CONGRESSIONAL HEARING: HOUSE JUDICIARY COMMITTEE TAMPA, FLORIDA JUNE 23, 1995 REV. W, HENR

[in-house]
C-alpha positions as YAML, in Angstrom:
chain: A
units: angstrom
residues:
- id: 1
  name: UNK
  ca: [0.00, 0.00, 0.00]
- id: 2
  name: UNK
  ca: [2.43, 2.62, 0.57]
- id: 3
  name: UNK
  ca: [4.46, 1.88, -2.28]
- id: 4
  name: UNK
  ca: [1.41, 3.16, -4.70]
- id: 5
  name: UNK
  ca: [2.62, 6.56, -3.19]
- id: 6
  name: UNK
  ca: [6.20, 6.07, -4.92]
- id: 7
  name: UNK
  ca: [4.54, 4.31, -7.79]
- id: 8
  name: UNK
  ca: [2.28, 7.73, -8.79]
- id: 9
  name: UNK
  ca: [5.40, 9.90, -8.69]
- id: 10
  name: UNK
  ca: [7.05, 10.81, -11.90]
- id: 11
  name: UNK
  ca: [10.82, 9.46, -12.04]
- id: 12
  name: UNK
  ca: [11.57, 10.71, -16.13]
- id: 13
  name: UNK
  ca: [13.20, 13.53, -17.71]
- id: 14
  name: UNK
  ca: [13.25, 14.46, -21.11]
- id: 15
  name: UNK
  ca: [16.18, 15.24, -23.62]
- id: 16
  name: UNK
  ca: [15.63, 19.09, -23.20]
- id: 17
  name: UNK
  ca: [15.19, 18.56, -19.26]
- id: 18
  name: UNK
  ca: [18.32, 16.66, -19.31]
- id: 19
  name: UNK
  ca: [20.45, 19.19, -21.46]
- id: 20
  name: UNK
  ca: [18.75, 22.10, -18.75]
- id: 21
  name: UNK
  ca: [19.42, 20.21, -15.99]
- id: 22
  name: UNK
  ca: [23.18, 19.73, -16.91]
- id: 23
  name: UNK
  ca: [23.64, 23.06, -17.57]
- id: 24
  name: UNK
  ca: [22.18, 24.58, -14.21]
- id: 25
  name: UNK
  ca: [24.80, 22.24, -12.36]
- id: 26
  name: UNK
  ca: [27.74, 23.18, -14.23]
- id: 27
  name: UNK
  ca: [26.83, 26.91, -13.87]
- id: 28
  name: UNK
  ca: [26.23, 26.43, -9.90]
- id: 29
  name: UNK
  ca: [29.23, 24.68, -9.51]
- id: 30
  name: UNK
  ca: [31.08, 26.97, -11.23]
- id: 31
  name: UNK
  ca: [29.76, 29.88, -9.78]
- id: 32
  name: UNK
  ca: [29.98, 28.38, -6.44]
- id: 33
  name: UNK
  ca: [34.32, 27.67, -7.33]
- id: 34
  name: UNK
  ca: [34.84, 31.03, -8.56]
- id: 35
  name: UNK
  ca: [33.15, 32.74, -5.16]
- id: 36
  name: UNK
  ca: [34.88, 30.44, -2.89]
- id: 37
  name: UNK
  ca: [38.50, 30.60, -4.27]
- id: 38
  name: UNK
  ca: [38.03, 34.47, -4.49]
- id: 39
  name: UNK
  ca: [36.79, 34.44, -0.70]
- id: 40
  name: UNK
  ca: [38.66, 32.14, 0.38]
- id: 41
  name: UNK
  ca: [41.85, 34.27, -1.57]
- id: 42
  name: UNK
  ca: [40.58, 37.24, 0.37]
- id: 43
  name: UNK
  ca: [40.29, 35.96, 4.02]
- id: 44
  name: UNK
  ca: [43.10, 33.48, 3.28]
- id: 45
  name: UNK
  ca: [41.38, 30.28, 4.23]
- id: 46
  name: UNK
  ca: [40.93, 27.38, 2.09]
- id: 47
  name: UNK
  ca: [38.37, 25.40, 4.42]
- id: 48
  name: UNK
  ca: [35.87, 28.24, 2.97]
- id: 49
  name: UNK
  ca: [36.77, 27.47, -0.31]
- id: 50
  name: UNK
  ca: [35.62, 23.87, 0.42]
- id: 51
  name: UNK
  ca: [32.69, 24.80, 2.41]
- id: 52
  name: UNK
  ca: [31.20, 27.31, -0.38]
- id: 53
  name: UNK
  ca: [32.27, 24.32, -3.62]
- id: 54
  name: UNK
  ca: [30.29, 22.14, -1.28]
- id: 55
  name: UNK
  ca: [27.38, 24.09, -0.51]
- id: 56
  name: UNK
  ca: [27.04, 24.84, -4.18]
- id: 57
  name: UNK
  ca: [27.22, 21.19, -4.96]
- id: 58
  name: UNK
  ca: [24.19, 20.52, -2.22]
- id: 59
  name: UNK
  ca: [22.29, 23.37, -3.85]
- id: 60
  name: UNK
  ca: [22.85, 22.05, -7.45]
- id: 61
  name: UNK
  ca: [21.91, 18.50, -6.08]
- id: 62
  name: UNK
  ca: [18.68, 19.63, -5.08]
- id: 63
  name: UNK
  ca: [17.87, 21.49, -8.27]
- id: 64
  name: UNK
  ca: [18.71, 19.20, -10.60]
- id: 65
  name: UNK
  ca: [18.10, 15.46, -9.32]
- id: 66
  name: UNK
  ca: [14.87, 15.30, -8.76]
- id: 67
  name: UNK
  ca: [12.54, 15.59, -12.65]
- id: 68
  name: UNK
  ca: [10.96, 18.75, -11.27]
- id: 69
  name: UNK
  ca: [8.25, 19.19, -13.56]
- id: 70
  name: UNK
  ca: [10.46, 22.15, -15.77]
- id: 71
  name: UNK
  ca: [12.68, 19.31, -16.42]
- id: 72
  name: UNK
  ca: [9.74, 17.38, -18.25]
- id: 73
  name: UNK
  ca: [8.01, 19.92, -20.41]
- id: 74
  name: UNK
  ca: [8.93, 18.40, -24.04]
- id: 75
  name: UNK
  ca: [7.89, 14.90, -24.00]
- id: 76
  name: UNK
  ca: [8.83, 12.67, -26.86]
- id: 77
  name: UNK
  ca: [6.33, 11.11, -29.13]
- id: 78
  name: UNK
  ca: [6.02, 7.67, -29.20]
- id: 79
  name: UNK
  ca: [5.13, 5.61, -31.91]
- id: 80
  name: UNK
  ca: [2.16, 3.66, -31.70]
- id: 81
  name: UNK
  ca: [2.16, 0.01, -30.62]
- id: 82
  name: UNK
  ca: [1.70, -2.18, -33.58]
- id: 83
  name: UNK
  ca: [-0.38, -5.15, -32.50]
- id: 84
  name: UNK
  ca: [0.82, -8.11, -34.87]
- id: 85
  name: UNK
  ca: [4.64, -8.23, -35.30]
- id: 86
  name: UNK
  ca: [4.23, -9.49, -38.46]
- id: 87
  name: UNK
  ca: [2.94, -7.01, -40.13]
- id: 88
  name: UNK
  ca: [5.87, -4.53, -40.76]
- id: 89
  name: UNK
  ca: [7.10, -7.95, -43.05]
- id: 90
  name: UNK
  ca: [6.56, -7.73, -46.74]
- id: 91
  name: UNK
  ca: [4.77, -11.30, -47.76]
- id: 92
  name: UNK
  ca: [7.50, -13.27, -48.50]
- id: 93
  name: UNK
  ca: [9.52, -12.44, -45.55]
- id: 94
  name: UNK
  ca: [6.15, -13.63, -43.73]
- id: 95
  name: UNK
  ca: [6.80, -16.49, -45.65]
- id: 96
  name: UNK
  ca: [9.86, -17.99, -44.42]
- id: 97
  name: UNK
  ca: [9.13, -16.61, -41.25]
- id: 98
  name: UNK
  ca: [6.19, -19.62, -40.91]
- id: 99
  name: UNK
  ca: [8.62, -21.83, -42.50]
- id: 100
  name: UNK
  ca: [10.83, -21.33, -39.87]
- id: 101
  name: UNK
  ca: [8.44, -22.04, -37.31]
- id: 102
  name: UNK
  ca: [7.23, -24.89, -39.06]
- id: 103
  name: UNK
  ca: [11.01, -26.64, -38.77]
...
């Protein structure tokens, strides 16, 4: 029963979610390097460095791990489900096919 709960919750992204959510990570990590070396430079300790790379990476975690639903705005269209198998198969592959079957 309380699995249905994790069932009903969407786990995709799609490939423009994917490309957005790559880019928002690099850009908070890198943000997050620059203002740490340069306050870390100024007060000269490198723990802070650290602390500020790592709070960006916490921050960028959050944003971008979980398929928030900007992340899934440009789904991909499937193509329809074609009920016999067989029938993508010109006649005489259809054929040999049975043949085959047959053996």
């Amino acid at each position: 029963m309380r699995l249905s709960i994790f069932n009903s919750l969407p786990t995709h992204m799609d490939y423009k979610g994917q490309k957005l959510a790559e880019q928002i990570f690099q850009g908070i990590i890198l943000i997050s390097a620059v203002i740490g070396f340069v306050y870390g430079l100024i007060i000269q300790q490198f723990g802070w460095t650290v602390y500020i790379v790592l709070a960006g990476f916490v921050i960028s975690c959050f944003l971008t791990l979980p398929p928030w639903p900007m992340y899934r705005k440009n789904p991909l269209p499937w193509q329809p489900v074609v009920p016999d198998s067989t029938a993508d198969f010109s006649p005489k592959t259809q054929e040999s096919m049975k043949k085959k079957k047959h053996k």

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CONGRESSIONAL HEARING: HOUSE JUDICIARY COMMITTEE TAMPA, FLORIDA JUNE 23, 1995 REV. W, HENRY GREEN I would like to thank the chairman and this committee for the opportunity to speak with you today on this subject that is so vital to the foundation of our free society. I am the parent of three children, two already in school. Matthew is going into middle school this year and Natalie will enter the first grade. They are both in public school and my wife, Irene, is a substitute teacher in the public schools of Pincllas County. My undergraduate degree is in secondary education and I taught for a brief time in Jacksonville after seminary, before entering the ministry on a full-time basis. As a family we are deeply involved in the lives of our children ant take seriously our responsibility as parents for the social, educational ant spiritual development of our children. As a Southern Baptist pastor, I am concerned that we maintain and protect the wall of separation between church and state that allows us to teach our children about God and prayer as we see fit, And that keeps the government out of that process. John Leland, the Baptist neighbor of James Madison, said, "The fondness of magistrates to foster Christianity has done it more harm than all the persecutions ever did." Leland was instrumental in helping Madison and Jefferson in their work to establish the first amendment guarantee of our religious liberty and the separation of church and state. It was Thomas Jefferson who wrote in a letter to Connecticut Baptists in 1802, "Believing with you that religion is a matter that lies solely between man and his God, that he owes account to none other for his faith, his worship, that the legislative powers of government reach actions only, and not opinions, I contemplate with sovereign reverence that act of the whole American people which declared that their legislature should "Make no law respecting an establishment of religion, or prohibiting the free exercise thereof,l thus building a wall of separation between church and state." Jefferson understood the importance of keeping religion and government separate. He understood the historic realities that led to wars over matters of religion. Thus, he - along with the other founding fathers had the wisdom to establish this wall that we must protect and defend today. I am appalled that once again we are having to debate an issue that should have been settled long ago. We do not need an amendment to the constitution. We do not need legislation promoting religion. What we need is education concerning already existing laws that protect American citizens from the tyranny of government and from the tyranny of religion. Yes, government and religion can do immense amounts of evil when they are tied together. In last Thursday's St. Pete Times there was a story about a couple in Cairo, Egypt who are being forced by the religious fundamentalists in that nation to get a divorce even though they are happily married. The religious law that governs marriage among Muslims in Egypt states that an apostate is not entitled to be married to a Muslim. According to the article, this case was brought by Islamic fundamentalists who attacked a professor of Arabic literature at the University of Cairo for his linguistic analysis of the Koran. They objected to his combination of a secular outlook with deep knowledge of the Koran and Islamic theology. In spite of the fact that this professor says that he is a good Muslim and that his writings were not meant to attack Islam, the fundamentalists in Egypt continue to push for the divorce. This is the evil that can be perpetrated on the lives of innocent people when religion and government are united. I was also appalled to read about Joshua Burton, the fourth grade student at Columbia Elementary school in Orange County, Florida. It is sad indeed if this story is true that his Bible was taken away from him and he was interrogated by the principal and other administrators in that school system. His freedom was violated, but again, the solution to the problem that Joshua and his family faces is not more legislation, but education. For example, in public schools, students have the right to pray individually or in groups or to discuss their religious views with their peers so long as they are not disruptive. Because the establishment clause does not apply to purely private speech, students have the right to read their Bibles or other scriptures, pray before meals and before math tests, and discuss religion with anyone willing to listen. As the pastor of a Baptist church, I have encouraged my youth to carry their Bibles to school if they so desire, because it is their right to do so. Many of our students have met at the flagpole to pray before school. Some have been involved in Bible studies after school hours. Yes, students do have these rights and they must be protected, but we do not need a constitutional amendment to do so. These rights already exist. I have participated in baccalaureate services over the years. School officials may not mandate or organize prayer at graduation, nor may they organize a religious baccalaureate ceremony. However, students may voluntarily participate in a baccalaureate ceremony separate from the graduation ceremony. The school may not and should not extend preferential treatment to any religious group at graduation. Students are free to have religion clubs and groups on campus. Teachers are free to teach and study about religion and its role in our history and our lives, as long as they do not endorse a particular religion. Students may wear T-shirts and other religious symbols without fear of reprisal. Our laws allow for these and many other freedoms, including the recognition of religious holidays. The equal access act recently passed protects all of these freedoms. We must educate the educators, not change the constitution. I do not understand the philosophical inconsistencies of those who say they want less government intrusion into our private lives regarding taxes, the environment, and issues related to welfare, and yet seem to want to add more government interference by imposing government-endorsed religion on our personal lives. Government should remain neutral in matters of religion. Our founding fathers got it right! Let's don't mess with a good thing. Leave religion to those in our society who are called to share the message of their religious persuasion. The proposal that is being set forth will do major damage to the constitution, and to our religious liberties, and will destroy the wall of separation between church and state. I do not want to see religion, and especially prayer, used as a tot by the state, or as a political football to achieve the political ends on the left or the right. We must learn the lessons of history and maintain this precious freedom, this fragile freedom, of church/state separation. True religion is trivialized when it is used for governmental ends. We must again go back to the words of Jefferson in 1777, when he wrote "that no man shall be compelled to frequent or support any religious worship, place, or ministry whatsoever, nor shall be enforced, restrained, molested, .. nor shall otherwise suffer, on account of his religious opinions or beliefs; but that all men shall be free to profess, and by argument, to maintain, their opinions in matters of religion. and that the same shall in no wise diminish, enlarge, or affect their civil capacities. " We do not need more legislation. We do not need an amendment to the constitution. What we need is education. Down here in Florida, we like to play golf. One of my favorite golf commercials is one that shows Fred Couples advertising Lynx irons. The scene has Fred standing in I he middle of the fairway hitting shots to the middle of the green. ln the next scene, a tank comes from out of the rough and fires at the green, destroying the green and sending the flag flying. The comparison that is given is that the Lynx irons are as powerful as the tank, but leave a slightly smaller ball mark on the green. What is being proposed in this current debate will be like the tank; it will destroy the green. What is at stake is the very foundation of our freedom. The first amendment to the Constitution of the United States does not need further amending. Don't destroy the Constitution. Don't destroy our way of life. Don't destroy our freedom. Thank you again for allowing me the opportunity to testify at these hearings. W. Henry Green